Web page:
At the discretion of the referring physician, 68 patients (27%) underwent x-ray coronary angiography within the first 12 months after CMR, with 43 patients (63%) demonstrating QCAstenosis; among them, 20 patients underwent percutaneous revascularization. RevPD was present in 40 of the 43 patients with QCAstenosis (sensitivity, 93%) and was normal in 21 of the 25 patients without QCAstenosis (specificity, 84%). Adding the presence of LGE detected 1 additional case of QCAstenosis (sensitivity increased to 95%) but at the expense of 4 “false-positive” cases without QCAstenosis (specificity dropped to 70%). RevPD detects single-vessel, 2-vessel, and 3-vessel QCAstenosis at sensitivities of 92%, 94%, and 100%, respectively. In the 186 patients who were not referred to undergo coronary angiography, 12 patients experienced MACEs within the first 12 months after CMR (3 cardiac deaths, 5 acute MIs, 3 hospitalizations for unstable angina, and 1 late revascularization). Figure 7 illustrates the best final multivariable model for QCAstenosis/MACE12months using stepwise forward selection. This model, which selected RevPD, LGE, and other variables as shown, yielded a 91% area under the curve in its association with QCAstenosis/MACE12months.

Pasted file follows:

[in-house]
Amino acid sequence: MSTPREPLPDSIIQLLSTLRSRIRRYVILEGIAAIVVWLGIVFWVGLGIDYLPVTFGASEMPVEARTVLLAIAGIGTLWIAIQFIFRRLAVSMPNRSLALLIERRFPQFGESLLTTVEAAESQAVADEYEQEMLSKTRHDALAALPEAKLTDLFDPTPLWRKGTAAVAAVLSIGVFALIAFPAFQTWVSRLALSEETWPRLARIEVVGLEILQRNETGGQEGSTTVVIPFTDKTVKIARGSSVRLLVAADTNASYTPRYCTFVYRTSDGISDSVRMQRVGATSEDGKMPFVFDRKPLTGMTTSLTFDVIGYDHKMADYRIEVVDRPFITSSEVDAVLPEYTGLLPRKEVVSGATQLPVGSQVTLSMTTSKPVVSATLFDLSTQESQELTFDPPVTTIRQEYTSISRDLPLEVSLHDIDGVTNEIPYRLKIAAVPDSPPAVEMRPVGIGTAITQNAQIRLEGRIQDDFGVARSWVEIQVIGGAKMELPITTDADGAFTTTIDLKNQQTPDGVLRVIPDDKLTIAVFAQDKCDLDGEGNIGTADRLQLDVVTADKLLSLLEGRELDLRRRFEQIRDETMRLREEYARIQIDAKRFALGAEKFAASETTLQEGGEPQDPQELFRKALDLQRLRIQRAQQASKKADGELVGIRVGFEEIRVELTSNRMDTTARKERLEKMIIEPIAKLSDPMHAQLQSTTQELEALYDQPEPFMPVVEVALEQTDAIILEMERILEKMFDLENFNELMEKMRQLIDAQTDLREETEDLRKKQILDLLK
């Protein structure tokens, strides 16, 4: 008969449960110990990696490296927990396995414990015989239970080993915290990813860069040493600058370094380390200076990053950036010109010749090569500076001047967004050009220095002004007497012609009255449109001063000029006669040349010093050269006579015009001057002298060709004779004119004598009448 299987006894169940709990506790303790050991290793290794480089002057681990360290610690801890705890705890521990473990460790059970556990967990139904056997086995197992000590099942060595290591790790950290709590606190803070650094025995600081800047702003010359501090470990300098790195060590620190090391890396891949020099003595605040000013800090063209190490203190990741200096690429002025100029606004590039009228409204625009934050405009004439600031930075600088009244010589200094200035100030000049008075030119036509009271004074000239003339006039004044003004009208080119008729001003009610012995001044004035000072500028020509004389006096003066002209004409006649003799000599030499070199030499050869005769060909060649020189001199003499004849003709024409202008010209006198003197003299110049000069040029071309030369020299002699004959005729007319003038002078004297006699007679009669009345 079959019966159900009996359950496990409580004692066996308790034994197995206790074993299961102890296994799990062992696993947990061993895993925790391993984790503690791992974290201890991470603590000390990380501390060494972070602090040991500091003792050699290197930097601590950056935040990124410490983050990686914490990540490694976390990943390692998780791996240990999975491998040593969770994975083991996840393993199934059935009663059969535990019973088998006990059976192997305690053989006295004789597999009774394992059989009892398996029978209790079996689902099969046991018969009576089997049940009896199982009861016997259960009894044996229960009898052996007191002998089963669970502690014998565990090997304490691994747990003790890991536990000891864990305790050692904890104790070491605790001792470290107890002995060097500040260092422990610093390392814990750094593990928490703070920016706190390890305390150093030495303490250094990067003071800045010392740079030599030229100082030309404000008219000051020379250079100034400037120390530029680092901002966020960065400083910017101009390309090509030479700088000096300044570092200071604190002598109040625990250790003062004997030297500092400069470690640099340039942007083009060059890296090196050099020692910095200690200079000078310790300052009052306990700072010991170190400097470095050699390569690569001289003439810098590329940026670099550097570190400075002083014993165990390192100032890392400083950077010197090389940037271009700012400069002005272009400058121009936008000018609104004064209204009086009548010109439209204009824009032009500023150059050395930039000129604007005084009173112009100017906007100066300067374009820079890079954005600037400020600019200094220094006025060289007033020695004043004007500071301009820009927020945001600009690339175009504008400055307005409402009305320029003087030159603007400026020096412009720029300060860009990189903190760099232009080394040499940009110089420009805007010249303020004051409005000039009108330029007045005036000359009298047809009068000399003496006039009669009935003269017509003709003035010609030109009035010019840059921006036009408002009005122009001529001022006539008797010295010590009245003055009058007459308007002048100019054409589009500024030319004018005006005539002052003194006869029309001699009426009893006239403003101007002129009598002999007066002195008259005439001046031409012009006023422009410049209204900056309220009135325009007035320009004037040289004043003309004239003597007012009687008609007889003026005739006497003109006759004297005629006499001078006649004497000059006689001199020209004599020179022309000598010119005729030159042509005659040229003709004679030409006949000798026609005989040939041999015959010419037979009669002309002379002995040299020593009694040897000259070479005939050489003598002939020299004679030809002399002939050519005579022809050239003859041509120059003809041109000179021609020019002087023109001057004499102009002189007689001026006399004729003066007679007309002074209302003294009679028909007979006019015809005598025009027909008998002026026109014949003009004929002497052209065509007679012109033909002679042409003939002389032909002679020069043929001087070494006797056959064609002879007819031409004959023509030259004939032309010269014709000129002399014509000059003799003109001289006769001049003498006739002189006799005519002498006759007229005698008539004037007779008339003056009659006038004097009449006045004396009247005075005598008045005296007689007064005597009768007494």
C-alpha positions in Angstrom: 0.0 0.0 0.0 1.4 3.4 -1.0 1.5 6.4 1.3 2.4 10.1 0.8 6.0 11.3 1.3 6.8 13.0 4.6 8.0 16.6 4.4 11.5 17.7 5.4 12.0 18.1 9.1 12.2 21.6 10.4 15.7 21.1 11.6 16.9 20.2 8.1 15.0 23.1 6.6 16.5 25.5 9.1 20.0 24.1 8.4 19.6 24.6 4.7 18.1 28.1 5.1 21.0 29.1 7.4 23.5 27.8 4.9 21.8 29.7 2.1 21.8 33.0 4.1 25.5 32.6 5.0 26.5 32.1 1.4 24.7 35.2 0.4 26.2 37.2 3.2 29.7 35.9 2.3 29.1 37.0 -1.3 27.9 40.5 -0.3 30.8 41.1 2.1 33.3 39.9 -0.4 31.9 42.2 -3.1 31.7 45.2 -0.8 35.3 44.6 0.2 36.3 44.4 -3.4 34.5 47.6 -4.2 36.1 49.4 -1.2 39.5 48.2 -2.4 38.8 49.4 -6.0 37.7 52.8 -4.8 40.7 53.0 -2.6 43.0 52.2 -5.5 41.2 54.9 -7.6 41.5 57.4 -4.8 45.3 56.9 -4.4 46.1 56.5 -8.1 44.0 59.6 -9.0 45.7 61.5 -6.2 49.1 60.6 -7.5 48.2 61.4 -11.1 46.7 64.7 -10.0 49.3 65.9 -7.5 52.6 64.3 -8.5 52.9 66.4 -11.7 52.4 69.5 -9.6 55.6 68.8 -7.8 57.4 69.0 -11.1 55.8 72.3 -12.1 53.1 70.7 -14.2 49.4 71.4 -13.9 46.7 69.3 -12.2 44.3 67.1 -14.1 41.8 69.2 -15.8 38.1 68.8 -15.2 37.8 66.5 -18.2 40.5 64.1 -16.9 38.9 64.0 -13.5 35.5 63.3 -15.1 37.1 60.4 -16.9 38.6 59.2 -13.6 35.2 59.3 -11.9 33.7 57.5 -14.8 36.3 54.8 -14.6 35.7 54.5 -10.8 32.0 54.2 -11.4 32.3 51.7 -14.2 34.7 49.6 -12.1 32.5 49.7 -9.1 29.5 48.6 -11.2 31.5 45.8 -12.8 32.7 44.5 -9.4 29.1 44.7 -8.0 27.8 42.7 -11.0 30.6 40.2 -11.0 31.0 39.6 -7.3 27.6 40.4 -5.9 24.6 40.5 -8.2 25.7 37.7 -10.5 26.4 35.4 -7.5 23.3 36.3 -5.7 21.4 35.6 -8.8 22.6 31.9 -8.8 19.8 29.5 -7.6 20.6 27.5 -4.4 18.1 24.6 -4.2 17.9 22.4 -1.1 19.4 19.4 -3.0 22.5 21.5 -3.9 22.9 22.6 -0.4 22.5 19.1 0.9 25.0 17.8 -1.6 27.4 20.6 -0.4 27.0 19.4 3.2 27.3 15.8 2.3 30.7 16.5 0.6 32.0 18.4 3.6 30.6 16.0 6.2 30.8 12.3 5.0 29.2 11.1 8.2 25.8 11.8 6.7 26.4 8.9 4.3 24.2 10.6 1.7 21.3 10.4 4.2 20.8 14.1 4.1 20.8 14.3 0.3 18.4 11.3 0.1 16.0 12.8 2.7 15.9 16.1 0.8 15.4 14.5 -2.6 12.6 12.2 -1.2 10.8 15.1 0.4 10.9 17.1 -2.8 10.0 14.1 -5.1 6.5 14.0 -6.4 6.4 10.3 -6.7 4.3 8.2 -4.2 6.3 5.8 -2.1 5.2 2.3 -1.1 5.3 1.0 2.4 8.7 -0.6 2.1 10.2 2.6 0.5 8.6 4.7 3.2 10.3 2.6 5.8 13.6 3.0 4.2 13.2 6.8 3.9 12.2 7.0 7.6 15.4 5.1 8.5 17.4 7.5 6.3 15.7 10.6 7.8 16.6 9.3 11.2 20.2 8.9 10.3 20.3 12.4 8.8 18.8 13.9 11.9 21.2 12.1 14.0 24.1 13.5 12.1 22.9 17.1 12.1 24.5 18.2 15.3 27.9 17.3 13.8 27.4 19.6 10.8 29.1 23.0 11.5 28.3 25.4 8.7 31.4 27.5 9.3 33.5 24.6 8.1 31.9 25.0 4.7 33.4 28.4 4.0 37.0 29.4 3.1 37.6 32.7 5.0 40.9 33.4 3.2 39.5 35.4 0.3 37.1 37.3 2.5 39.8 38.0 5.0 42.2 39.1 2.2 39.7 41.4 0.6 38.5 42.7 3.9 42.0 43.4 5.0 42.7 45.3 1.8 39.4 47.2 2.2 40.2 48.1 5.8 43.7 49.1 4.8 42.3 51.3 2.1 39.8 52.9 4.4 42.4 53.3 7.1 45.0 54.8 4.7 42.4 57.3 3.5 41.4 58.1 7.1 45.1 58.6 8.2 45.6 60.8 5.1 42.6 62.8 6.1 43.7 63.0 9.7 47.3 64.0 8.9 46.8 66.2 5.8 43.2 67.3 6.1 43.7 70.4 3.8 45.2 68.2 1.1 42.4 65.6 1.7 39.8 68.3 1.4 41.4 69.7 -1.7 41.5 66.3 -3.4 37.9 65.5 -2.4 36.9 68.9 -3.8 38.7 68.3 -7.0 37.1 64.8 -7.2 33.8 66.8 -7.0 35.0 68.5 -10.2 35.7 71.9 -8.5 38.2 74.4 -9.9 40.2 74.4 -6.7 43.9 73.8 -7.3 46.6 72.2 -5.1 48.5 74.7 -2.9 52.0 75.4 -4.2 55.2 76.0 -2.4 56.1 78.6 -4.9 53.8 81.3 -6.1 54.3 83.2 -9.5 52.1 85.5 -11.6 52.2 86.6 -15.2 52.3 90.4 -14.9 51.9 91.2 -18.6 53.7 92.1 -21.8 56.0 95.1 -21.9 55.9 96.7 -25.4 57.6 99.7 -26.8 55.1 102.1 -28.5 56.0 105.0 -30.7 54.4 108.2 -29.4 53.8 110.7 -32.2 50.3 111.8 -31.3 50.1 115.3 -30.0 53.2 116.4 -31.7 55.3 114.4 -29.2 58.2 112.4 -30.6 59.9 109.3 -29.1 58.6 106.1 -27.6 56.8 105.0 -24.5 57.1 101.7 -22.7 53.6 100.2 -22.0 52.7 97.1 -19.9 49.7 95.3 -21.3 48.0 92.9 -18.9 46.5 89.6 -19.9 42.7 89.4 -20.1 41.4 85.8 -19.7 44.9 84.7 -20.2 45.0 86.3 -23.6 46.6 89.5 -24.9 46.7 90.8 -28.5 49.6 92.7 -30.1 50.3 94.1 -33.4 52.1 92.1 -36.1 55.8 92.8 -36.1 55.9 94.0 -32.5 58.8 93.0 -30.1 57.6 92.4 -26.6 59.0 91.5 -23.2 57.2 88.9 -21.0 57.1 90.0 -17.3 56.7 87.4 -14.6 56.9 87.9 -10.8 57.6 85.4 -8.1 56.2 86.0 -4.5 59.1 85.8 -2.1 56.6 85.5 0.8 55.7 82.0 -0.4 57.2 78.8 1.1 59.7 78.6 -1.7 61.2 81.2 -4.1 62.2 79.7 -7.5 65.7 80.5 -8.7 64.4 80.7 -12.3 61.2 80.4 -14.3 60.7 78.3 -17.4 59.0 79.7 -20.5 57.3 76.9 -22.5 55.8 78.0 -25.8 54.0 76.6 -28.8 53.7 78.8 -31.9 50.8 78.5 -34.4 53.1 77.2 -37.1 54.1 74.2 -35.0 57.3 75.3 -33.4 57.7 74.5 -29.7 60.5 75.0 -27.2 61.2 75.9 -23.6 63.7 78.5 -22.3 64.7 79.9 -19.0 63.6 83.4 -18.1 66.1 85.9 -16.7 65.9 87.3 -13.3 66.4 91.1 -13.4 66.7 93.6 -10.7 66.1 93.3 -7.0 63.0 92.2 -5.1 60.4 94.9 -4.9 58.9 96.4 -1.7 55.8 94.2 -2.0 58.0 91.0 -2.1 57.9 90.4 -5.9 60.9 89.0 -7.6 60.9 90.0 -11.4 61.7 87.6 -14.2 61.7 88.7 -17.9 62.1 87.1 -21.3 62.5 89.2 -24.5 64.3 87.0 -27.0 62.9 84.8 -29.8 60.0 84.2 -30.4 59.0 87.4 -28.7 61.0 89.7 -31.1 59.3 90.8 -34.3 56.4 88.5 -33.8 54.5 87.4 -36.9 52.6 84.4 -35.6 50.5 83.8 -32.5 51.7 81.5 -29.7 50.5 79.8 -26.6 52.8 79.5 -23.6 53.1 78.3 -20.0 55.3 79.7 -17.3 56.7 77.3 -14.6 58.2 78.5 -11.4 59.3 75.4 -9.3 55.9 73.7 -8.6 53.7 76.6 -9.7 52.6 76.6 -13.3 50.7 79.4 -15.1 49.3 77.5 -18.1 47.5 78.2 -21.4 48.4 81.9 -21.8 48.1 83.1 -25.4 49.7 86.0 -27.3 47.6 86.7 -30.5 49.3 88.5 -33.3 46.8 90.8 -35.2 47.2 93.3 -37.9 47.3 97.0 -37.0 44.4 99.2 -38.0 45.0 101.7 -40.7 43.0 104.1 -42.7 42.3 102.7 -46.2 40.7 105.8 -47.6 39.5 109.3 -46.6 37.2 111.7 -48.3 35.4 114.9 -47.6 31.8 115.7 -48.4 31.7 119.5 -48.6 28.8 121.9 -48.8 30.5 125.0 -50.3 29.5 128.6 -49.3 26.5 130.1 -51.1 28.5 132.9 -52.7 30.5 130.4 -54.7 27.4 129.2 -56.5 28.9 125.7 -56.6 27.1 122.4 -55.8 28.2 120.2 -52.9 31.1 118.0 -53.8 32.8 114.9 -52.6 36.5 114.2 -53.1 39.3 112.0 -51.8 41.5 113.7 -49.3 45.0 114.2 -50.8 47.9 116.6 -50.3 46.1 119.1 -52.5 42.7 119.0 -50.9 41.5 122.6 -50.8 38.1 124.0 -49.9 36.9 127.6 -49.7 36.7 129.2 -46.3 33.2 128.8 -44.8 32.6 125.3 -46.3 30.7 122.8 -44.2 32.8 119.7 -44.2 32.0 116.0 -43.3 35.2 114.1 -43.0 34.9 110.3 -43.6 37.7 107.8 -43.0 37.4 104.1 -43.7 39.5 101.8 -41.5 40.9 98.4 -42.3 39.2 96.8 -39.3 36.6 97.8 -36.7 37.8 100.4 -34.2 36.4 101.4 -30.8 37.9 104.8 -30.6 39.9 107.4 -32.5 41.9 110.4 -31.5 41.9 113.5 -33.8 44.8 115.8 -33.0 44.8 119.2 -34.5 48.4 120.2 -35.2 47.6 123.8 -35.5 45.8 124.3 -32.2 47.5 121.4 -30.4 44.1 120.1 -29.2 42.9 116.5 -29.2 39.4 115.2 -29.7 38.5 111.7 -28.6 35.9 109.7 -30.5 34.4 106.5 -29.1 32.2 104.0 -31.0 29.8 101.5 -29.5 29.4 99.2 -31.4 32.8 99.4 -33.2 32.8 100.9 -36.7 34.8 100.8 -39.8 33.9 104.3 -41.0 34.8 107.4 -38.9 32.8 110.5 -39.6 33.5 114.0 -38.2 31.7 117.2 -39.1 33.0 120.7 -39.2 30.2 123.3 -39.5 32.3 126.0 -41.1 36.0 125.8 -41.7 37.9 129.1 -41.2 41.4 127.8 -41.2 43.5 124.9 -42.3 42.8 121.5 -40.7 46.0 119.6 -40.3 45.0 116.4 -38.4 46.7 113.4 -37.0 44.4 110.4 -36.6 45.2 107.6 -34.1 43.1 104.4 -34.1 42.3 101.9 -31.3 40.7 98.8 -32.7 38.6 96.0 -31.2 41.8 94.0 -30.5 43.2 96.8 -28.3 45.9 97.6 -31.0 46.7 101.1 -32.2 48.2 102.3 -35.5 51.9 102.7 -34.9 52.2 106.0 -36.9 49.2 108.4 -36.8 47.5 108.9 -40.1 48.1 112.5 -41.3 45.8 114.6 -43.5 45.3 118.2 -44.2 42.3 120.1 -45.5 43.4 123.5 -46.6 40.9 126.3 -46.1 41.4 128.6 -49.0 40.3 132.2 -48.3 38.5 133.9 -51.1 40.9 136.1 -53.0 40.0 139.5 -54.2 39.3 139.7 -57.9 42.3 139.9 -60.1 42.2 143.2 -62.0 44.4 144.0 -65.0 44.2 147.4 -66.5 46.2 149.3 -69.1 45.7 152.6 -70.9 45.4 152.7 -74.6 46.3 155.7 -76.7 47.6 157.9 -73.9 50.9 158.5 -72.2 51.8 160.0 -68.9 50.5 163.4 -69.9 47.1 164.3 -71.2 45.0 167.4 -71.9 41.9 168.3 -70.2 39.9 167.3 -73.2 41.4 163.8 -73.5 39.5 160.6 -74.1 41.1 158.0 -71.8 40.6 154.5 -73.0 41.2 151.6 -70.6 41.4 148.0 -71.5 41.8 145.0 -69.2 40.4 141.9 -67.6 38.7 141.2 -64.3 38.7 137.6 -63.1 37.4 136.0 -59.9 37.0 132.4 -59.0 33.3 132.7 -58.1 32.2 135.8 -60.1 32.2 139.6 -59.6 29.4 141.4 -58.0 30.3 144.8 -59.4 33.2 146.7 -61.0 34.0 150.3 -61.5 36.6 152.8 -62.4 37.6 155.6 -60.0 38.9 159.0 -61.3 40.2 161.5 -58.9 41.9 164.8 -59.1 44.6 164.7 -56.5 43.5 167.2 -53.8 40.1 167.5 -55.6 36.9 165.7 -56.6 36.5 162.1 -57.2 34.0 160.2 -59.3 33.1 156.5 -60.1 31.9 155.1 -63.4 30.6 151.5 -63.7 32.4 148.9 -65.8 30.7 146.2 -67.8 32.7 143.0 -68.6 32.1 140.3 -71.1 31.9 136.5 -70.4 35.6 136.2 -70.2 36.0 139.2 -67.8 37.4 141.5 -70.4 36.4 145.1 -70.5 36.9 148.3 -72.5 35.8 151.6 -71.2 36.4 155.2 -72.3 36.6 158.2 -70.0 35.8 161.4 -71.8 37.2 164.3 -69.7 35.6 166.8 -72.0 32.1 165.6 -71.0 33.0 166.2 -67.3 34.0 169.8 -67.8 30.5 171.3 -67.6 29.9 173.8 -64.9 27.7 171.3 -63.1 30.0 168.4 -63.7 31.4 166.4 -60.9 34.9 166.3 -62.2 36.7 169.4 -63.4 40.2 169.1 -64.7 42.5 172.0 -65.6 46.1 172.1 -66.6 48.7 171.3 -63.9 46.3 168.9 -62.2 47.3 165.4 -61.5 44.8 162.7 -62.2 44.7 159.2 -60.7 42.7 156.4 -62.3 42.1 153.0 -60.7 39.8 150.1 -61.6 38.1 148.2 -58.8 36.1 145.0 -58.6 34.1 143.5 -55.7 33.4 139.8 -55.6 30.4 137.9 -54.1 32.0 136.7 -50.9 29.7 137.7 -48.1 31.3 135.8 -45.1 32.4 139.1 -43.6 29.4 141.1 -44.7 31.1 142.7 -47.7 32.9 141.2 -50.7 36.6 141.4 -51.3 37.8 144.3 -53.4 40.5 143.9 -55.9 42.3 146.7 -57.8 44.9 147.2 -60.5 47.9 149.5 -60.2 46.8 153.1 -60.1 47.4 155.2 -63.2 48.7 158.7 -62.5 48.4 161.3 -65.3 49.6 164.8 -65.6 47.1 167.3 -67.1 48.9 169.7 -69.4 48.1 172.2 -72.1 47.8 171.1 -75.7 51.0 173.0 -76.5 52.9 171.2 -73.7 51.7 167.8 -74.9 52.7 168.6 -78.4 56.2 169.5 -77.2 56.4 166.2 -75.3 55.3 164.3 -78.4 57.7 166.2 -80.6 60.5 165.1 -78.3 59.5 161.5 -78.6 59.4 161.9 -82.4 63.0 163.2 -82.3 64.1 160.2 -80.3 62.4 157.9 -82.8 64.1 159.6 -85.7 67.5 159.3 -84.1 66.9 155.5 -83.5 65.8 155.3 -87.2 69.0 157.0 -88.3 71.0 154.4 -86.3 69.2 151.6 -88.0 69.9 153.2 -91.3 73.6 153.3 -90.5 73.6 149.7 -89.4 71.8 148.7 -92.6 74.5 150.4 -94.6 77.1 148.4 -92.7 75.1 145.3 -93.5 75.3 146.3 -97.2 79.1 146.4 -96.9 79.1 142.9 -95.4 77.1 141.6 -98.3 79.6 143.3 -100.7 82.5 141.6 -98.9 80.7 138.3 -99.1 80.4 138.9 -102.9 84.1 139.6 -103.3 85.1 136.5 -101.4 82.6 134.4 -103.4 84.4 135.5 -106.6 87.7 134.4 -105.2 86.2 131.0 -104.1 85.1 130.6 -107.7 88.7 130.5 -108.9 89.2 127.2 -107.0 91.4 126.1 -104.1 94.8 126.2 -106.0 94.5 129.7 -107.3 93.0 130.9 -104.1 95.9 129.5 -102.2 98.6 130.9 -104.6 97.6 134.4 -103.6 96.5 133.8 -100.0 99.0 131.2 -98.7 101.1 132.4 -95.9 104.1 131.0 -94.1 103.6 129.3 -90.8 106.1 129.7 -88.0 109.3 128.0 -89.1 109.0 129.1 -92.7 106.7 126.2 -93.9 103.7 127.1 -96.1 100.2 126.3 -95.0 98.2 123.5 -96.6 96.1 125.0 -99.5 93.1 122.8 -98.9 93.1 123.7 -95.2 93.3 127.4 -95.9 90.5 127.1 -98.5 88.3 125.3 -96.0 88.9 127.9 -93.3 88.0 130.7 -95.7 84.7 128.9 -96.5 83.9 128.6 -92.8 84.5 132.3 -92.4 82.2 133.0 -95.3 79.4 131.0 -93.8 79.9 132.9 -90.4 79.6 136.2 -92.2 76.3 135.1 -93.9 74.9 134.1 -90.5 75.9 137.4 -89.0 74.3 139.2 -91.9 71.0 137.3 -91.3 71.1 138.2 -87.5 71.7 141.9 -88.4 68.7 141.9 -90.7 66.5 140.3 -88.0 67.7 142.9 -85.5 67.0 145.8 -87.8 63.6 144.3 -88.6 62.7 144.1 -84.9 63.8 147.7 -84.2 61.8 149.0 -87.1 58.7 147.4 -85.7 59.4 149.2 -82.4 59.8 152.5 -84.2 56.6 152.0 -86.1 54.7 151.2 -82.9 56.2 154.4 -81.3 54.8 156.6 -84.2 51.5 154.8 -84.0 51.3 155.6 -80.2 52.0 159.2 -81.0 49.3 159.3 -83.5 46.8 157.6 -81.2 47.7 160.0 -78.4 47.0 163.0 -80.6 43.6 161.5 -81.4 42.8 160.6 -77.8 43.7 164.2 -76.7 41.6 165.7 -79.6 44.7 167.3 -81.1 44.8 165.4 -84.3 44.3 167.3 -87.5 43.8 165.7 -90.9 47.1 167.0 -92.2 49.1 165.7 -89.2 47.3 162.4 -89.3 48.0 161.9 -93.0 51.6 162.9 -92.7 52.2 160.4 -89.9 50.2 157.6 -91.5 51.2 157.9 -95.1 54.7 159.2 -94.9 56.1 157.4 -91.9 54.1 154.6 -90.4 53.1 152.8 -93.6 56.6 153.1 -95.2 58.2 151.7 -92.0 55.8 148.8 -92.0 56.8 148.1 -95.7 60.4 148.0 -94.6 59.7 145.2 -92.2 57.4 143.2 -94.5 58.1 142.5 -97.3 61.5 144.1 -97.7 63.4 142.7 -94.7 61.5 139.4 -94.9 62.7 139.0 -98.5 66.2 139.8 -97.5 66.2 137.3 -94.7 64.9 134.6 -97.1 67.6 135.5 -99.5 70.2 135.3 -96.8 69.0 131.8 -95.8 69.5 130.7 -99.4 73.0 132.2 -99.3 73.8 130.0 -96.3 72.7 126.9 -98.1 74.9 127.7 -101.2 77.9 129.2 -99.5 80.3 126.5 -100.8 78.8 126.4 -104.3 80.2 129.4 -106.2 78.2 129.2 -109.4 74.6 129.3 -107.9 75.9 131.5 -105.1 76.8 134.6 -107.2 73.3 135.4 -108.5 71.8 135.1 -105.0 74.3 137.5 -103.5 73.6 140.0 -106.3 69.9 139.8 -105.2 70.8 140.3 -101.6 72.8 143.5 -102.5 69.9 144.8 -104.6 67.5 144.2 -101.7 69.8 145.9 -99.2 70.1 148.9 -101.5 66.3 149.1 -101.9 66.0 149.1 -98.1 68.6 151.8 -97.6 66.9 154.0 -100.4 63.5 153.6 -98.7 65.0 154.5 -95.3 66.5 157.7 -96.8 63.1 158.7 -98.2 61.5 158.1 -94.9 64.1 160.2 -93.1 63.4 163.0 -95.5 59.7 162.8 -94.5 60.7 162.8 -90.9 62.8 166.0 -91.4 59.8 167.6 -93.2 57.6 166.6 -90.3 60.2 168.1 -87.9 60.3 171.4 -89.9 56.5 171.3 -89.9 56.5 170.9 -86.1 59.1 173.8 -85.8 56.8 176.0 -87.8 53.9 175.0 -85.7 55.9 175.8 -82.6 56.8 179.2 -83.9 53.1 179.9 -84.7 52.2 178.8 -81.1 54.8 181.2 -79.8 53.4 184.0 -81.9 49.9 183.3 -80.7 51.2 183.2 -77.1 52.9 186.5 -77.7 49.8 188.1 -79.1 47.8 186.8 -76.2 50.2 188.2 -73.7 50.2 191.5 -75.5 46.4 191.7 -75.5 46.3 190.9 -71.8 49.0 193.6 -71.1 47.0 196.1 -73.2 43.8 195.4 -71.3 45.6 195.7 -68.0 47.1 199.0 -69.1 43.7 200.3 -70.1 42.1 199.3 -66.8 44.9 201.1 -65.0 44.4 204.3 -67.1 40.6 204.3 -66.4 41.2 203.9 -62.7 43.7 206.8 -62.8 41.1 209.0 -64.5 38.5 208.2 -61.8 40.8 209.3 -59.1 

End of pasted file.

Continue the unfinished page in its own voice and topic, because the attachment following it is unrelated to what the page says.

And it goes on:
Consistent with recent reports, in this study, the presence and the extent of RevPD by CMR stress perfusion imaging provide excellent prognostic stratification of patients with known or suspected CAD. However, our study provides new and important findings: RevPD and LGE provide complementary prognostication for death/MI in patients referred to CMR for assessment of known or suspected CAD. This is evident by the fact that both RevPD and LGE maintained a >3-fold association with death/MI when adjusted for each other and for the effects of patient age and gender (adjusted HR, 3.31; P=0.02; and adjusted HR, 3.43; P=0.01, respectively). We also found that although RevPD was the strongest multivariable predictor selected for MACEs, those with both RevPD and LGE absent had the lowest annual event rates of death/MI and MACEs (<2% and <3%, respectively).